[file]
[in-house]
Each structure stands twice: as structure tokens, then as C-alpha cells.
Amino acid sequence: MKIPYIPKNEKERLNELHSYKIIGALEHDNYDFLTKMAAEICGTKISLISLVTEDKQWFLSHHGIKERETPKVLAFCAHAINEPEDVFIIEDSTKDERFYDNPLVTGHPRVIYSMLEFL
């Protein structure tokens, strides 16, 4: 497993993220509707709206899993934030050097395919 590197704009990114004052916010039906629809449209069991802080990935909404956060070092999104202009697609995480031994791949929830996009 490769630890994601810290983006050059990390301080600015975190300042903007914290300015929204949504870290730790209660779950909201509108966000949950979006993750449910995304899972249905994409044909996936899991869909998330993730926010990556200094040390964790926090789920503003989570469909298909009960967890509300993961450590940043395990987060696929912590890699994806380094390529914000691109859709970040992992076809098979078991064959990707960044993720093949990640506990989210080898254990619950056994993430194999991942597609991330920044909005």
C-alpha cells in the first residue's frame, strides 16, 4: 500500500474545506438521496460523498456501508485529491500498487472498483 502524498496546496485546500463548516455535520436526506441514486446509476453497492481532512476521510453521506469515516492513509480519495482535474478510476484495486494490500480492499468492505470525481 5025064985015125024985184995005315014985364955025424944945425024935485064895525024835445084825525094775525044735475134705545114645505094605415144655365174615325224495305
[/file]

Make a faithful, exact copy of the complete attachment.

[in-house]
Each structure stands twice: as structure tokens, then as C-alpha cells.
Amino acid sequence: MKIPYIPKNEKERLNELHSYKIIGALEHDNYDFLTKMAAEICGTKISLISLVTEDKQWFLSHHGIKERETPKVLAFCAHAINEPEDVFIIEDSTKDERFYDNPLVTGHPRVIYSMLEFL
């Protein structure tokens, strides 16, 4: 497993993220509707709206899993934030050097395919 590197704009990114004052916010039906629809449209069991802080990935909404956060070092999104202009697609995480031994791949929830996009 490769630890994601810290983006050059990390301080600015975190300042903007914290300015929204949504870290730790209660779950909201509108966000949950979006993750449910995304899972249905994409044909996936899991869909998330993730926010990556200094040390964790926090789920503003989570469909298909009960967890509300993961450590940043395990987060696929912590890699994806380094390529914000691109859709970040992992076809098979078991064959990707960044993720093949990640506990989210080898254990619950056994993430194999991942597609991330920044909005």
C-alpha cells in the first residue's frame, strides 16, 4: 500500500474545506438521496460523498456501508485529491500498487472498483 502524498496546496485546500463548516455535520436526506441514486446509476453497492481532512476521510453521506469515516492513509480519495482535474478510476484495486494490500480492499468492505470525481 5025064985015125024985184995005315014985364955025424944945425024935485064895525024835445084825525094775525044735475134705545114645505094605415144655365174615325224495305